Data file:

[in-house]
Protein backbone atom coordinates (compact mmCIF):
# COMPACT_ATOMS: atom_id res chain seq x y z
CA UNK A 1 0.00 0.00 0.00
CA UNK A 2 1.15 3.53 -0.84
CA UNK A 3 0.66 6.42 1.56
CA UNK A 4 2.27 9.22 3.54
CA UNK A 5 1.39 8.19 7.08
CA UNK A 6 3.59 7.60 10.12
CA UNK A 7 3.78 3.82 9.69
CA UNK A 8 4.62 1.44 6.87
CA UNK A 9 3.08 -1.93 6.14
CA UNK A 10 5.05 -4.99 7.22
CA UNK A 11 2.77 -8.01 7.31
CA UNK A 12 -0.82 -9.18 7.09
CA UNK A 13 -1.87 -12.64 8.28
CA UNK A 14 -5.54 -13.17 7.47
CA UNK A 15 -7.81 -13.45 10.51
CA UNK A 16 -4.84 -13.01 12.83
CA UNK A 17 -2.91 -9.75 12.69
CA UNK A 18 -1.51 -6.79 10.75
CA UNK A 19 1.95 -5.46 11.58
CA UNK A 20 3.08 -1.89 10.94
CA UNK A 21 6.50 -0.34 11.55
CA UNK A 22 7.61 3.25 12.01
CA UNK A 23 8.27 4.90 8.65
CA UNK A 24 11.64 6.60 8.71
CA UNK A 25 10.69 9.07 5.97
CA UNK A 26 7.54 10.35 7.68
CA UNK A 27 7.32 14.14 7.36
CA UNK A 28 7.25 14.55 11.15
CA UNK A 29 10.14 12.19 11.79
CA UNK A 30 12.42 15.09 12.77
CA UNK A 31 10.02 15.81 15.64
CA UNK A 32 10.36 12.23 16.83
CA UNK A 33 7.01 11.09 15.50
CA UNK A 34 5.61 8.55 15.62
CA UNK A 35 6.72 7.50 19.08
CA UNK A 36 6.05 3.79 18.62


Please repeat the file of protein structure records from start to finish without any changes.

[in-house]
Protein backbone atom coordinates (compact mmCIF):
# COMPACT_ATOMS: atom_id res chain seq x y z
CA UNK A 1 0.00 0.00 0.00
CA UNK A 2 1.15 3.53 -0.84
CA UNK A 3 0.66 6.42 1.56
CA UNK A 4 2.27 9.22 3.54
CA UNK A 5 1.39 8.19 7.08
CA UNK A 6 3.59 7.60 10.12
CA UNK A 7 3.78 3.82 9.69
CA UNK A 8 4.62 1.44 6.87
CA UNK A 9 3.08 -1.93 6.14
CA UNK A 10 5.05 -4.99 7.22
CA UNK A 11 2.77 -8.01 7.31
CA UNK A 12 -0.82 -9.18 7.09
CA UNK A 13 -1.87 -12.64 8.28
CA UNK A 14 -5.54 -13.17 7.47
CA UNK A 15 -7.81 -13.45 10.51
CA UNK A 16 -4.84 -13.01 12.83
CA UNK A 17 -2.91 -9.75 12.69
CA UNK A 18 -1.51 -6.79 10.75
CA UNK A 19 1.95 -5.46 11.58
CA UNK A 20 3.08 -1.89 10.94
CA UNK A 21 6.50 -0.34 11.55
CA UNK A 22 7.61 3.25 12.01
CA UNK A 23 8.27 4.90 8.65
CA UNK A 24 11.64 6.60 8.71
CA UNK A 25 10.69 9.07 5.97
CA UNK A 26 7.54 10.35 7.68
CA UNK A 27 7.32 14.14 7.36
CA UNK A 28 7.25 14.55 11.15
CA UNK A 29 10.14 12.19 11.79
CA UNK A 30 12.42 15.09 12.77
CA UNK A 31 10.02 15.81 15.64
CA UNK A 32 10.36 12.23 16.83
CA UNK A 33 7.01 11.09 15.50
CA UNK A 34 5.61 8.55 15.62
CA UNK A 35 6.72 7.50 19.08
CA UNK A 36 6.05 3.79 18.62